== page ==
Best Things of 2005

A “best of” list spanning across multiple media would be the ideal thing to do, but I just don’t feel at the forefront of anything but games and internet junk. As far as music is concerned, my favourite albums from the last year actually came out in the early 80s and 90s. There’s been some new albums that I’ve enjoyed this year, but I haven’t heard enough to be definitive about them (though, if anything, Rossz Csillag Allat Született might be my album of 2005).

Same deal with movies. It was a joy to finally attend the Toronto Film Festival this year, but outside of that I really did not go to see many recent films. 2005, more than anything, was the year that I raised my eyebrow to Westerns. This was the first time in my life that I gave them any serious consideration and I have come emerged a fan of the genre. I saw everything from “Fistful of Dollars” and “The Good, the Bad, and the Ugly” to “The Wild Bunch” and “Ride the High Country”* to “Unforgiven” and “The Outlaw Josey Wales” and “The Man Who Shot Liberty Valance” and everything inbetween. I liked a lot of it. It’s been a good year in that regard, but calling “Once Upon a Time in the West” the best film of 2005 isn’t right, so I’ll leave those labels to the Golden Globe and Oscar people and all other reviewers.

Books? Forget that. TV? Nope.

So I’m left with games. I’ve played an ample amount of videogames this year and I had grown tired of — and abandoned — most of them. I got bored of Resident Evil 4; I never finished Shadow of the Collossus; I only did a few races in Forza and Gran Turismo 4; I barely started Dragon Quest VIII; I only finished the first few missions in Nexus; etc etc.

Perhaps my attention span has really shifted over the last couple of years. Perhaps I’m just tired of all the conventions and cliches and unnecessary complications. I’m not sure which, but my picks for “top games of 2005” reflect some of that. Save for one title, they’re all simple (not stupid) quick-play games.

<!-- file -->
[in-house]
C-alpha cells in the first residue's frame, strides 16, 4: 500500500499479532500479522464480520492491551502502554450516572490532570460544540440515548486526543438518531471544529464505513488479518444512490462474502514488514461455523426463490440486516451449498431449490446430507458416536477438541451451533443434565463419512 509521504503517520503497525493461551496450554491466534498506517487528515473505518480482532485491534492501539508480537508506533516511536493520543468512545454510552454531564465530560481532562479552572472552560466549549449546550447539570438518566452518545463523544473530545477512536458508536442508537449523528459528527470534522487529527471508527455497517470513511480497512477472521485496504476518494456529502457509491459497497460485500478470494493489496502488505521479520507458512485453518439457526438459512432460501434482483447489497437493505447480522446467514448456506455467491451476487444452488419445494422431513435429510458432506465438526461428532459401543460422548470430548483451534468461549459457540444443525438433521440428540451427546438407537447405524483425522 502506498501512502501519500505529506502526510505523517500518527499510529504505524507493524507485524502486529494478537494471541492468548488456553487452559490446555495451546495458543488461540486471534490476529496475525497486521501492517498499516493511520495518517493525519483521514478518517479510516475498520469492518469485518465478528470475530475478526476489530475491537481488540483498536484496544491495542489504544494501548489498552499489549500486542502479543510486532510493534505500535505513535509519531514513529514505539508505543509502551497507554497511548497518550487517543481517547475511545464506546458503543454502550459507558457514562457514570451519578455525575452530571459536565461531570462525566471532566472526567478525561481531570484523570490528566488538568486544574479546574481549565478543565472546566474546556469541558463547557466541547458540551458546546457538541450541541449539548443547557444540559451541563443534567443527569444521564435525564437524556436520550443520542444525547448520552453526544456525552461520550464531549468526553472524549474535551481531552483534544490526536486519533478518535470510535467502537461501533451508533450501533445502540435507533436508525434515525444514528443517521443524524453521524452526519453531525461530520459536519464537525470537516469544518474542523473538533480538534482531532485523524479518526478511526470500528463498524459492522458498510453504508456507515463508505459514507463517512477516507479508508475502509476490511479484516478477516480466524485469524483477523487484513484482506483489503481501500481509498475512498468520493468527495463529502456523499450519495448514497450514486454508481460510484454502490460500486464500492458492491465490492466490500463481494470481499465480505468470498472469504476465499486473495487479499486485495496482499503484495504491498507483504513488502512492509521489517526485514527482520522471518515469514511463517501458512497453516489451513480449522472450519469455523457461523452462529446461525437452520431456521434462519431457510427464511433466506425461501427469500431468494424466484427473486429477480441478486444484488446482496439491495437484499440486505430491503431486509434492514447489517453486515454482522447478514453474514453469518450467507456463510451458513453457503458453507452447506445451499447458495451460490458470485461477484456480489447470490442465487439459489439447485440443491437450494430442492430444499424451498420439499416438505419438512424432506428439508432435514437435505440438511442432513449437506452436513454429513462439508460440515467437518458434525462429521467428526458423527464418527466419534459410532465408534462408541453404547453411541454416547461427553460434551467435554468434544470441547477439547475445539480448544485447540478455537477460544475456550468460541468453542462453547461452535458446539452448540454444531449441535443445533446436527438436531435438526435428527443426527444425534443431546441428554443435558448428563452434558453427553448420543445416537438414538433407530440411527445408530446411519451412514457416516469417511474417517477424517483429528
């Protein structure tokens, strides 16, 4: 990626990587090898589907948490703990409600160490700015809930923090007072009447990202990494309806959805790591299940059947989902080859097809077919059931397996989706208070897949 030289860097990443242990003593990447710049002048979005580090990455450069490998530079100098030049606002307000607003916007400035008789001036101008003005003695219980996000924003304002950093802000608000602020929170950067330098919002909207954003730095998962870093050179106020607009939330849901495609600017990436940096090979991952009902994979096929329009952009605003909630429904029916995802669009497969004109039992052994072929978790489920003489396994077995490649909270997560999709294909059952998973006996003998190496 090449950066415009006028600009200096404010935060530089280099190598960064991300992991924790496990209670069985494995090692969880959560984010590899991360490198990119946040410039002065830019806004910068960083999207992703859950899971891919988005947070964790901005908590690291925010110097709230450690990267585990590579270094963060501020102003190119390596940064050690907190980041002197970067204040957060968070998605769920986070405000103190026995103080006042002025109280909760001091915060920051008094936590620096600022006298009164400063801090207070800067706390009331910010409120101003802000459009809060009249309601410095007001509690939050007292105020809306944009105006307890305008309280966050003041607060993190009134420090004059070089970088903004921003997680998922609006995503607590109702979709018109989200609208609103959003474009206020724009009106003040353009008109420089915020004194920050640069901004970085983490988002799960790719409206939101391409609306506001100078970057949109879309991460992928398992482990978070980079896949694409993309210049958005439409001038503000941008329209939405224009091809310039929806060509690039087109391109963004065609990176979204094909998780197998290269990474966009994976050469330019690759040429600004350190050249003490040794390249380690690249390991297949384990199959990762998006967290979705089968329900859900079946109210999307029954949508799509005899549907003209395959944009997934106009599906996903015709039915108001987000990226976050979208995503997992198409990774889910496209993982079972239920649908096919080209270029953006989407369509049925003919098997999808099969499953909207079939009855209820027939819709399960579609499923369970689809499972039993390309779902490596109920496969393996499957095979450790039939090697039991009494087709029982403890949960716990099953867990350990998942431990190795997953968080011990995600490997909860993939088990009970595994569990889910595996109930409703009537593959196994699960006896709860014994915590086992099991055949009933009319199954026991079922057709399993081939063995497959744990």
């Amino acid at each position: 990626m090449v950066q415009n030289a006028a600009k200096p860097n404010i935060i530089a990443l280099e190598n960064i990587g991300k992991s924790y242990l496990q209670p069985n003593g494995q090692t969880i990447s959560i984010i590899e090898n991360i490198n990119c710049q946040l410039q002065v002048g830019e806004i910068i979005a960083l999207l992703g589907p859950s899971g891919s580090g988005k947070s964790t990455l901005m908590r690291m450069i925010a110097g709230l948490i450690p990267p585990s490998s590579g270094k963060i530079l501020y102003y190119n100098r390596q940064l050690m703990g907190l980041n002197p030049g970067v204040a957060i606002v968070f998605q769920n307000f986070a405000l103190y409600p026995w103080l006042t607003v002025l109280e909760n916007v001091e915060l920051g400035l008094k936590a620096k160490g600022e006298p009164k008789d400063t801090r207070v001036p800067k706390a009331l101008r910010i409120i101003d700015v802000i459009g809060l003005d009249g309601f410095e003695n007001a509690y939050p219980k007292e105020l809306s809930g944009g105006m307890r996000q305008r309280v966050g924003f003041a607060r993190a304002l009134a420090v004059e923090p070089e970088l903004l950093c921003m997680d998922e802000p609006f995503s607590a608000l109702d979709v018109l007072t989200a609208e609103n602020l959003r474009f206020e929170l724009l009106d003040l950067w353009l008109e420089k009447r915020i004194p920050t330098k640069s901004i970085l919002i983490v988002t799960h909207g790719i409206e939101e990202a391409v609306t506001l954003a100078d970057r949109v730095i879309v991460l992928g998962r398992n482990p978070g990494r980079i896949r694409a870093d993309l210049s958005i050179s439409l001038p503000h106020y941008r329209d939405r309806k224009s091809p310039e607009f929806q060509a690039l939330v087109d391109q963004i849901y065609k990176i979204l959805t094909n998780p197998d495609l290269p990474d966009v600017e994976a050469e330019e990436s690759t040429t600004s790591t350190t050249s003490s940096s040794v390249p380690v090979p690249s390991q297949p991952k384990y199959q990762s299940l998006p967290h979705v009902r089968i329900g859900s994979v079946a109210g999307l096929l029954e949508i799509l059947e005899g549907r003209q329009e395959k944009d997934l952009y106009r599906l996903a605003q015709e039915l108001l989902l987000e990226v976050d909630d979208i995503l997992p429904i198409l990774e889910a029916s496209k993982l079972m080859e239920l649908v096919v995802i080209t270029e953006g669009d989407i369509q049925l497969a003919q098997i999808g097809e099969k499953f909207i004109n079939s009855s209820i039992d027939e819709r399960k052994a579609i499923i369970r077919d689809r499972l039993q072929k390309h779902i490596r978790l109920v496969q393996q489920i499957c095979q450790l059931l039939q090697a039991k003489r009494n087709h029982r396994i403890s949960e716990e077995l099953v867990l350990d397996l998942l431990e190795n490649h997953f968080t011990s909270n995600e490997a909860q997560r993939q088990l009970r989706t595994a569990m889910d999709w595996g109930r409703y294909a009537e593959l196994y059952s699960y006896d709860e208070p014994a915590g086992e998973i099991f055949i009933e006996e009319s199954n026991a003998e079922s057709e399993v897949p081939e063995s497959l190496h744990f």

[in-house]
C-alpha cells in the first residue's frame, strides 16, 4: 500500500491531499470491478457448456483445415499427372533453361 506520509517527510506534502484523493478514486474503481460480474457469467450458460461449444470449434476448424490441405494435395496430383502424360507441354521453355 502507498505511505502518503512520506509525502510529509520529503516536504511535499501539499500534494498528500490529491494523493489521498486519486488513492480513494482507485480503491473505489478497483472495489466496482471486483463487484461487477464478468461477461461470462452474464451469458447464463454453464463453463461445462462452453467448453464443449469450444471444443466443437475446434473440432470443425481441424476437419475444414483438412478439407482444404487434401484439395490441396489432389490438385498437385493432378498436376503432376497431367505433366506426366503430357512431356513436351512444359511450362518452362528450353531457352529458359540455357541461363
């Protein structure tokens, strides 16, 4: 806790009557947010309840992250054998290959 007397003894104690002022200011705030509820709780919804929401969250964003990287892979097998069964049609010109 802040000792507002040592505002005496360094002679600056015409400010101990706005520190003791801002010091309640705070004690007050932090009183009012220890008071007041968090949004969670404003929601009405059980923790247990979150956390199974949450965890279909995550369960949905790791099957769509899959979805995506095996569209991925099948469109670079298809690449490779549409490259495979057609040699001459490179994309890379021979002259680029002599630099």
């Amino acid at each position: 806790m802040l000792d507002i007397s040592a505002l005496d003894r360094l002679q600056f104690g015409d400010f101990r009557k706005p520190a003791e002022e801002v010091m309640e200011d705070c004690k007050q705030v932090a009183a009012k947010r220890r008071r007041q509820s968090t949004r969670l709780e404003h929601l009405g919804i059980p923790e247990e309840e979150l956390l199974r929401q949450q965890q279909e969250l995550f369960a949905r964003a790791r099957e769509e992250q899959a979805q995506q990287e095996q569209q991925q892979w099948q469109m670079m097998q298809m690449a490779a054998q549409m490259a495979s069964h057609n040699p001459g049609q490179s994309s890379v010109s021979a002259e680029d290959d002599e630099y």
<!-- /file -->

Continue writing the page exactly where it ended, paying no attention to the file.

Top 5 games of ’05:

5. Castlevania: Dawn of Souls. Best 2D action platformer since Metroid Zero Mission. Collecting mechanic can be a bit annoying, but for the most part you can just skip that and hack and slash your way through. The game gets harder because of it, but the option to make the trek easier (by collecting souls) is always there. Last boss was a bitch.

4. Civilization IV. The exception of the bunch. Once I got past the installation headaches, I lost a lot of time to this game just as I did with III and II. More of the same, yes, but more of the same gold standard.

3. Mario Kart DS. I really enjoyed the SNES game. I never did play the N64 incarnation. I was really bored with the GameCube and GBA versions. To me, this was the first real sequel to the SNES original. The others just don’t compare (though I do wish the battle mode was better.)

2. Lumines. It was a toss up between this and Meteos, but over the holidays, I pulled out Lumines for a quick game and ended up playing for an hour and a half. Winner. It’s a gem in what has been a rather lacklustre PSP showing.

1. Guitar Hero, by far. There’s a reason why I recently changed my band’s name from the not-so-rocking “MKN” to the more rocking, and much more accurate, “REPETITIVE STRESS”; Guitar Hero is going to give me RSI. It doesn’t matter how many times I’ve failed to complete “No One Knows” on Expert (MANY), I keep coming back to the game. I keep coming back to try to improve on my past performances. I keep coming back to unlock more songs and guitars. I keep coming back because it’s still fun.

* Speaking of which, the Sam Peckinpah’s Legendary Westerns Collection seems to be coming out on DVD in a couple of weeks.

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